Stockport First To Attack.
Everton were first out. There was a comparatively meagre gate when Stockport, having lost the toss set the ball in action. After a quiet opening, in which Stockport were the aggressors Harrison got away, and tried a lofty shot from the extreme corner, but the wind carrier his effort wide. After a more determined attempts, for which Williamson was responsible, the visitors broke away on the left wing, only to find a stumbling block in Thompson. Some excellent and judicious feeding by Brown looked promising, but Fayers jumped in at the right moment, and the home offensive was driven off. Thompson then again cleared an attempt by Nuttall. A moment later Bromilow rushed out of goal and successfully dealt with an onslaught by the same player. At the other end a perfect centre by Harrison from which Kirsopp drove in, was nullified in the luckiest manner by Goodwin at the expense of a corner, which Rigsby kicked wide. A second corner to the Blues was instantly followed by a third from the head of Mitton, who momentarily dazed by the impact of the ball. This was easily got away by Molyneux and in turn, Thompson cleverly drove back the Stockport left wing.
Everton’s Opening Goal.
Molyneux saved a lofty shot from Chedgzoy, just as the referee Mr. Fletcher, whistled Rigsby, apparently for obstruction. Immediately after Chedgzoy was pulled up for offside play. The first goal of the game happily came to the new centre forward, Williamson. Although it was the judgement of Chedgzoy in his contributory run that gave the scorer his opportunity, he certainly made the most of it, with the result that at the end of 20 minutes he had put his side ahead, with a perfect goal. Play became highly interesting and a flagrant foul, of which Williamson was the victim, again brought the Stockport defence into action, Graham starving off the danger. At the other end T. Waterall shot widely over when promisingly placed. A much more, likely looking effort initiated by Crosswaite ended in Fayers shooting over the bar. Whilst play never rose to enthusiastic heights there were individual items of interest, but they produced nothing, and neither defence was unduly troubled after the opening score up to the interval. Stockport had quite as much of the argument as the home side and Bromilow must be given credit for one well-judged save from Crossthwaite, who appeared to be the chief source of danger on the visiting side. A sparkling save by Molyneux from Williamson was followed by a corner, but after a series of rapid exchanges on the home right Brown sent wide. Williamson, with an injury to the right thigh, left the field nearing the change of ends, but the handicap did not apparently concern the home players to an appreciable degree, for they remained on the attack. Williamson was soon back again and with Everton maintaining the pressure the Stockport defence was well occupied. There was nothing, however, really exacting in the demands made upon them, and play proceeded on even lines, with both sets of backs well in command of the situation. The home team was just about to take a free kick in a dangerous locality in the Stockport half when the interval was sounded.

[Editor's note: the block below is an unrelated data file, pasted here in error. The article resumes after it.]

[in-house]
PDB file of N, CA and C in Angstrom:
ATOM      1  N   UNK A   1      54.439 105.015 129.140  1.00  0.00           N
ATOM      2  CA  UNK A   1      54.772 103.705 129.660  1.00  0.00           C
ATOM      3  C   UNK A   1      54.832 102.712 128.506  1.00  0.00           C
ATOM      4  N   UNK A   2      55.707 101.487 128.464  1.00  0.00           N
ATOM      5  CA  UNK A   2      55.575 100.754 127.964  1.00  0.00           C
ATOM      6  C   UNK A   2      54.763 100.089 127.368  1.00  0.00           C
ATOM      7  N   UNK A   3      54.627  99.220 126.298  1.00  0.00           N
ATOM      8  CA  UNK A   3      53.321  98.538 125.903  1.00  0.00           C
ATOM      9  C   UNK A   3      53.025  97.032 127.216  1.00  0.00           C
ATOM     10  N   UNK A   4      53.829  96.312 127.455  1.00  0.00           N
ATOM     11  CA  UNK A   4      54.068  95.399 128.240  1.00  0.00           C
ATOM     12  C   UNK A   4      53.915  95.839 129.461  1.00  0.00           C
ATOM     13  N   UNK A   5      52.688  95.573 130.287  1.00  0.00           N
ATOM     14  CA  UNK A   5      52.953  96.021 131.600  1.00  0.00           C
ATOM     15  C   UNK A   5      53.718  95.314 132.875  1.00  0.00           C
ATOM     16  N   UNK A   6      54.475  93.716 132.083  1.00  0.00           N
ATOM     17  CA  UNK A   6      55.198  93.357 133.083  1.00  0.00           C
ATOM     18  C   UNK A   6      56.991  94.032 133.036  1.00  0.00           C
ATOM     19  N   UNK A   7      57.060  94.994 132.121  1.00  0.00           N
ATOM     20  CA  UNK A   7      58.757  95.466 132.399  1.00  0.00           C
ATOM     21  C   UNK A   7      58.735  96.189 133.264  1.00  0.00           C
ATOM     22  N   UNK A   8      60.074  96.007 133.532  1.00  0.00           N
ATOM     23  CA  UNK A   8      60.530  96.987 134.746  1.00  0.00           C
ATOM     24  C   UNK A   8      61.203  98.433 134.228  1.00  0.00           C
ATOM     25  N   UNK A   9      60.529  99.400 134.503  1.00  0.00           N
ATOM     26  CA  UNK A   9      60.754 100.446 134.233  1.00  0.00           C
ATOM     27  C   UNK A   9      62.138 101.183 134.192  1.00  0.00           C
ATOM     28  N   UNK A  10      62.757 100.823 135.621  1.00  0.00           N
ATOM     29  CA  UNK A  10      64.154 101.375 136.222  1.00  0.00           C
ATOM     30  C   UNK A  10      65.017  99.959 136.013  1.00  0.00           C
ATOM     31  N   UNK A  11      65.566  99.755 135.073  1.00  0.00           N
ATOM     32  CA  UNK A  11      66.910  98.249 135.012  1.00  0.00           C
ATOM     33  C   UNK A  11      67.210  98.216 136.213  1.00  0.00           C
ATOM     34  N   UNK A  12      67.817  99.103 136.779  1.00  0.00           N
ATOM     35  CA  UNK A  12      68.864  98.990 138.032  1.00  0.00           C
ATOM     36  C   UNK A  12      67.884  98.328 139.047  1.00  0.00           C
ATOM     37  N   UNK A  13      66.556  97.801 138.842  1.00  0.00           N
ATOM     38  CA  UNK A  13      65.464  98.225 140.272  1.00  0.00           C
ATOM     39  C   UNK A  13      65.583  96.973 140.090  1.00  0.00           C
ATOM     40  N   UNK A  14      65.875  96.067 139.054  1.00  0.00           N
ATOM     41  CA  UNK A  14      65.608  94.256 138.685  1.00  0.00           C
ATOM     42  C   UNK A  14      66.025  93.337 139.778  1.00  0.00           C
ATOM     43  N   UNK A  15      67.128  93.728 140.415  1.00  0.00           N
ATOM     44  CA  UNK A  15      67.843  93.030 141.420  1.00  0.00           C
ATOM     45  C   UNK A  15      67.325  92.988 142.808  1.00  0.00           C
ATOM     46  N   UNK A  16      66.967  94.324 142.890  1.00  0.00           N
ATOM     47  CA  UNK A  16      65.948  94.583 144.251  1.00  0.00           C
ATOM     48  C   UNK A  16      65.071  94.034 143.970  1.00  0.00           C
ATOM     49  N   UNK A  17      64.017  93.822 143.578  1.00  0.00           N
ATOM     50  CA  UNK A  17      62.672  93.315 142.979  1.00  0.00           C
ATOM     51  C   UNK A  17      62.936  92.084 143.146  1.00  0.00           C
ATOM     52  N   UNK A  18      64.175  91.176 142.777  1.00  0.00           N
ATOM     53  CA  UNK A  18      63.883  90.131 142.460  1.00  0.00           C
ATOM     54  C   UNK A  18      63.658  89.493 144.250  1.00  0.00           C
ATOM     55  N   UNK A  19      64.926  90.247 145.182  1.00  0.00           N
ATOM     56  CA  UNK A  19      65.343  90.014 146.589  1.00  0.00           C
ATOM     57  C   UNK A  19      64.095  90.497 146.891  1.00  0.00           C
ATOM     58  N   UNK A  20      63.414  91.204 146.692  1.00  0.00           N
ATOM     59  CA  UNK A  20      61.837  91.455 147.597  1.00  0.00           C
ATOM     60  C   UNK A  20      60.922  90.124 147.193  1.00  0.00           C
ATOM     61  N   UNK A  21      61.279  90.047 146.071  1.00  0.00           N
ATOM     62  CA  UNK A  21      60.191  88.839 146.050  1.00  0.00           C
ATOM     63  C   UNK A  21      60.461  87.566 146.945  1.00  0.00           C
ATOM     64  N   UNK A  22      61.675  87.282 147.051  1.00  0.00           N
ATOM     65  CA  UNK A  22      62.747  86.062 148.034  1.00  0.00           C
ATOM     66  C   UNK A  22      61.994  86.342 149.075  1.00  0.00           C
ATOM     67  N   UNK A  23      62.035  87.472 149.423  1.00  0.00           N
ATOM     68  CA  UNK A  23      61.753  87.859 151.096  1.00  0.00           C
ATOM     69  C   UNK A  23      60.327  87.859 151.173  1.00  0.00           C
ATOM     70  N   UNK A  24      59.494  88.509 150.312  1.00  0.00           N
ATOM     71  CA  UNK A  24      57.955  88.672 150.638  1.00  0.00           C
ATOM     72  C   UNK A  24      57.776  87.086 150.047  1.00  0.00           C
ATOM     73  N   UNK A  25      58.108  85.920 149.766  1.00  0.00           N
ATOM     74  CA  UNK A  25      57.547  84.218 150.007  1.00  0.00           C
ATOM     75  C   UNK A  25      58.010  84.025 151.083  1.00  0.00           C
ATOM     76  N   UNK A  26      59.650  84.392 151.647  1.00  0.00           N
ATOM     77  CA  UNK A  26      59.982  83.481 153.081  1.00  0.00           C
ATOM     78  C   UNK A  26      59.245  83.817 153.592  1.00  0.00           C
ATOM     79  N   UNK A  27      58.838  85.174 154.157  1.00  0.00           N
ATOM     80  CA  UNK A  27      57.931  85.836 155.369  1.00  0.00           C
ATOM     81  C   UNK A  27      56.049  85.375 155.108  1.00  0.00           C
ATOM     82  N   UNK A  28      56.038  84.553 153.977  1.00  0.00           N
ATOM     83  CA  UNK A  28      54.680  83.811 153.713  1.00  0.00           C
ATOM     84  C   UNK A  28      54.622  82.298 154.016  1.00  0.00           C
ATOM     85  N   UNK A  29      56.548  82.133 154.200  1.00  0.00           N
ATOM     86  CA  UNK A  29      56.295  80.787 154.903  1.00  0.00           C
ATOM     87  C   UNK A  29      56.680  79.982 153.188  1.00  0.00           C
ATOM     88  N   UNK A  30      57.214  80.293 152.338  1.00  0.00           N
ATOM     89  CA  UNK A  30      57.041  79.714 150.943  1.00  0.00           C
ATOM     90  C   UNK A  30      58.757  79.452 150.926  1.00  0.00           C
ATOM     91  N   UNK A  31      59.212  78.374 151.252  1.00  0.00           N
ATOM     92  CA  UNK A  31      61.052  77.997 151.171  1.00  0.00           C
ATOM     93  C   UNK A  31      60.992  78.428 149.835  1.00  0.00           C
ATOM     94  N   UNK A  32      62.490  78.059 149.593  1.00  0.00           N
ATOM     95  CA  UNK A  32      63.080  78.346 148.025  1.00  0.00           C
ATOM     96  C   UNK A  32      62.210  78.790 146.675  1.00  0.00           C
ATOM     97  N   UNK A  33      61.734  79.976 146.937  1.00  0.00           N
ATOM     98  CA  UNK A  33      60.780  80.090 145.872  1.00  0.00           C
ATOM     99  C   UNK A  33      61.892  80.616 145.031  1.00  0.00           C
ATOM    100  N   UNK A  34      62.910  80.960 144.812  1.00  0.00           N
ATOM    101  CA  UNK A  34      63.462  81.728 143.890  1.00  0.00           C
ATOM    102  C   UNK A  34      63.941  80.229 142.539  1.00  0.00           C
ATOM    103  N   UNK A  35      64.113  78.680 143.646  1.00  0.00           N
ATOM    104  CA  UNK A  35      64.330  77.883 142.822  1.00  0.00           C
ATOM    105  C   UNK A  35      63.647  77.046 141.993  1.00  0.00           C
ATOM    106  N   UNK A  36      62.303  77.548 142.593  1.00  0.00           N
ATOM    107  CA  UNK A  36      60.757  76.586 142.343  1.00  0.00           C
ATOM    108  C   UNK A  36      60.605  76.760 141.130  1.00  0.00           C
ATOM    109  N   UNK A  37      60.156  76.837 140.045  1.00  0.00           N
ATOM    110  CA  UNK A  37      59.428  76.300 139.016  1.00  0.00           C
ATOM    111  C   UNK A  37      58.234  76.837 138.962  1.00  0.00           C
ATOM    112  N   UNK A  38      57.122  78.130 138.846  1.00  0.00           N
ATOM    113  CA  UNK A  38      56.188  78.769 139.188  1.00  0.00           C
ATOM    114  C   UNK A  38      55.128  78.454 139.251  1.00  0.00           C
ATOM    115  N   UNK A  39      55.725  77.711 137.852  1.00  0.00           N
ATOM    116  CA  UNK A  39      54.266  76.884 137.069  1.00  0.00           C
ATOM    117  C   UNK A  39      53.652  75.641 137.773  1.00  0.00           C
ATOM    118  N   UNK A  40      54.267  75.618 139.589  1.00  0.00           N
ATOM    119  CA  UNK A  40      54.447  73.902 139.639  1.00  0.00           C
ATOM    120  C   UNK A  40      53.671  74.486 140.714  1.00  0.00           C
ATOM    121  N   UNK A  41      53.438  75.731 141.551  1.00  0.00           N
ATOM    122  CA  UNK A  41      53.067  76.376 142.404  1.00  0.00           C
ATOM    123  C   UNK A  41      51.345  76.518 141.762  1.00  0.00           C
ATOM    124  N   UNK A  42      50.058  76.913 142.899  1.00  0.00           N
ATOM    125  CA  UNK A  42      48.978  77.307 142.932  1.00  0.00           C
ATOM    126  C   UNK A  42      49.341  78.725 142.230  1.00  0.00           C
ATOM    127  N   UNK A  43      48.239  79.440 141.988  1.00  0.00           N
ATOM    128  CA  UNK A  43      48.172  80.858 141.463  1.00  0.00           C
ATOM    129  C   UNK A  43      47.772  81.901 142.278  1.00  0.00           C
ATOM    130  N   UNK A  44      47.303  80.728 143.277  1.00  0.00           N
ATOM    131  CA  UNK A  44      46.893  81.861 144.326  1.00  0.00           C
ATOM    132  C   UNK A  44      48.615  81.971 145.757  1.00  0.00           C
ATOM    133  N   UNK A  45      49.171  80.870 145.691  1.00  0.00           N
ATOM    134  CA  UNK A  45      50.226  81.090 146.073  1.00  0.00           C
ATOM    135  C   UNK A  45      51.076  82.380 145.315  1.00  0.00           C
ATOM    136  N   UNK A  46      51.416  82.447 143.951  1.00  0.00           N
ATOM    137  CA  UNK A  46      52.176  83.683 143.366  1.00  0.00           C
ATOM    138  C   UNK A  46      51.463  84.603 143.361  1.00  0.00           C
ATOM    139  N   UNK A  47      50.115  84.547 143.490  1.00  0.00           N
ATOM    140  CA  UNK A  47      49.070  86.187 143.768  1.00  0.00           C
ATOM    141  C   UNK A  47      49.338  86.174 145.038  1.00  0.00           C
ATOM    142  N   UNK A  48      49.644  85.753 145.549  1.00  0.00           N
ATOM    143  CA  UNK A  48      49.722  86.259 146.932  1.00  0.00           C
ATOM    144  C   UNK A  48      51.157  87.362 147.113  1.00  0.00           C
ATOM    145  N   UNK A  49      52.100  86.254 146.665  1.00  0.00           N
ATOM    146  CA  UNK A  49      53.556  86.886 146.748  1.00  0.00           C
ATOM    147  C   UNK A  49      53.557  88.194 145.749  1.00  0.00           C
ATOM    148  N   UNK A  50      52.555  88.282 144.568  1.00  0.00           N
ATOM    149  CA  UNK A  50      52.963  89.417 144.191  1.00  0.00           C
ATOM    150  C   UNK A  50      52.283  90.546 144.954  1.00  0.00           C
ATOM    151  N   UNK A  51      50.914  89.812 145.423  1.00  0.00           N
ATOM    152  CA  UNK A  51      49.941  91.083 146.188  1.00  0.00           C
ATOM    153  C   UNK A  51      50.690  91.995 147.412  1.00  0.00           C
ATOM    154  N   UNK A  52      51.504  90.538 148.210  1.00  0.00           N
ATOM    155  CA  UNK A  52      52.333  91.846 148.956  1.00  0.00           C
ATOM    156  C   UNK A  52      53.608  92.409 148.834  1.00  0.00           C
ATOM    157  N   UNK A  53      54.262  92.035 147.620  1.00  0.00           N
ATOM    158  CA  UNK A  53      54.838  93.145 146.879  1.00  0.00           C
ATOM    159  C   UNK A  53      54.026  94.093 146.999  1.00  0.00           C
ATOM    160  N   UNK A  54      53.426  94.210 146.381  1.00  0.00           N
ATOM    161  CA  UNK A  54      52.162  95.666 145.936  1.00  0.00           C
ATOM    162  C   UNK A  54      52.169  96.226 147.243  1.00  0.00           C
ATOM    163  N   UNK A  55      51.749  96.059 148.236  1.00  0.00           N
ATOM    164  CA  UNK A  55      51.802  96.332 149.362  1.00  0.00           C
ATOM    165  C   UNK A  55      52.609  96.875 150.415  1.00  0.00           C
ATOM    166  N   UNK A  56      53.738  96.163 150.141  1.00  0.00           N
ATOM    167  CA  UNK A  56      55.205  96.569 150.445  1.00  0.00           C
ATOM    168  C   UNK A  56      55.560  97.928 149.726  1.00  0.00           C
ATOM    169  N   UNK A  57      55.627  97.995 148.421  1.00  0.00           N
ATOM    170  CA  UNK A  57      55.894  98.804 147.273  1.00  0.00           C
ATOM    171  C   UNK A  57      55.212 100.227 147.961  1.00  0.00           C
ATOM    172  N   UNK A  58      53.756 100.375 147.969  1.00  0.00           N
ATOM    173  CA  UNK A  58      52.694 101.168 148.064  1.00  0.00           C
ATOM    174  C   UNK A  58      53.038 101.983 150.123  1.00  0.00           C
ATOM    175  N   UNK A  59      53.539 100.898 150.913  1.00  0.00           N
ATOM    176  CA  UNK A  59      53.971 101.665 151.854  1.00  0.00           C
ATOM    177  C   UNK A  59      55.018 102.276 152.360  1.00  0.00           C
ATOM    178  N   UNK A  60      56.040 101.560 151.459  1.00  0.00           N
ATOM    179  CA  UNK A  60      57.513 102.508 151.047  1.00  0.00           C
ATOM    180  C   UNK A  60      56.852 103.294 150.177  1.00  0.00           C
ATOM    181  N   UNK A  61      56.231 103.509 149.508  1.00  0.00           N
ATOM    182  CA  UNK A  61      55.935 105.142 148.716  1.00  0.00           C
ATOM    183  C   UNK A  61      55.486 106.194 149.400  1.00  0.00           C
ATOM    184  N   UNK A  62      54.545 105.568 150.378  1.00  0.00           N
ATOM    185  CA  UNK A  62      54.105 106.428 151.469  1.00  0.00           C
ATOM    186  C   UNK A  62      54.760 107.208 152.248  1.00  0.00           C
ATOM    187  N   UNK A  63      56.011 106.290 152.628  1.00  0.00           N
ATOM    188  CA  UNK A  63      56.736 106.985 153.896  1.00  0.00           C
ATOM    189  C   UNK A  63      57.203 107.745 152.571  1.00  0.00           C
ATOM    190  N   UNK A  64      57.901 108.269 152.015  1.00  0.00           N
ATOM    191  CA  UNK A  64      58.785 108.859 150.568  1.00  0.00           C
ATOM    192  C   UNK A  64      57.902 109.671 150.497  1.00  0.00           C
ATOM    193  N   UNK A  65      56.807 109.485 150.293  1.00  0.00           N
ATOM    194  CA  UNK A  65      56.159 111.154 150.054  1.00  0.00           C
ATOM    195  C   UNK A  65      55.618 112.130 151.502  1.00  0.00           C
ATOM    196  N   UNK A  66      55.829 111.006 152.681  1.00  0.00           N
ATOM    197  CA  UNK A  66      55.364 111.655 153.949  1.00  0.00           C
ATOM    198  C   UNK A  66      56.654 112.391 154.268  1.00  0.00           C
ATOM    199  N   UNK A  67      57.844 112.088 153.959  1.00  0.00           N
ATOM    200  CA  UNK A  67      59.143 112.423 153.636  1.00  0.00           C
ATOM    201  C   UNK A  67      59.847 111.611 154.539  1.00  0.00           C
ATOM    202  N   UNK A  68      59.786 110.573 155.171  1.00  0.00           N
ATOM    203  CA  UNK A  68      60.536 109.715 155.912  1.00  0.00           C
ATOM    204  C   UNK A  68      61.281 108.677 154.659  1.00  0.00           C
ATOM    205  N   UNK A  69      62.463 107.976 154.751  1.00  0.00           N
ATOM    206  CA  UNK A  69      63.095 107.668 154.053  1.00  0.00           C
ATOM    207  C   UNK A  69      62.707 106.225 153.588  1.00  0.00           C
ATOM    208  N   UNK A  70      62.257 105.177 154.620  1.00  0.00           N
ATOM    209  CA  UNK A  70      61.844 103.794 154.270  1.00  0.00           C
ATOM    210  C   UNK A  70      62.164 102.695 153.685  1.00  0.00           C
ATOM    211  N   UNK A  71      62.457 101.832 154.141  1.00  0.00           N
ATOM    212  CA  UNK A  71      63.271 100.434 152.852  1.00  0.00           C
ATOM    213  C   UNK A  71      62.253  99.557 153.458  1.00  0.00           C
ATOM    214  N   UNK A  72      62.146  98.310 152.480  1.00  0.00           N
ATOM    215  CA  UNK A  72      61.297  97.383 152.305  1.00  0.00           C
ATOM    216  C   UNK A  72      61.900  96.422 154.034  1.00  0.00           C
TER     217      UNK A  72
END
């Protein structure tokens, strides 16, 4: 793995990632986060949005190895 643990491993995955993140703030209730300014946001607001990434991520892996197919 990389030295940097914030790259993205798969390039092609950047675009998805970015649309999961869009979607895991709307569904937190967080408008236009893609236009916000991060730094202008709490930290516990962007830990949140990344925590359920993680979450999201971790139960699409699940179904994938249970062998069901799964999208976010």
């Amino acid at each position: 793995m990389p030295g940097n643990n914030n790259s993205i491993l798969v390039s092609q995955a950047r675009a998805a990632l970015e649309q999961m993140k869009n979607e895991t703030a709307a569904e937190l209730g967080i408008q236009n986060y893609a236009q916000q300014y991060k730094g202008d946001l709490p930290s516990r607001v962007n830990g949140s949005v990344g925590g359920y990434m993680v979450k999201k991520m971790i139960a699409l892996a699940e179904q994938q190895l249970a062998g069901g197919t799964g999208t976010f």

Half-Time; Everton one, Stockport Nil.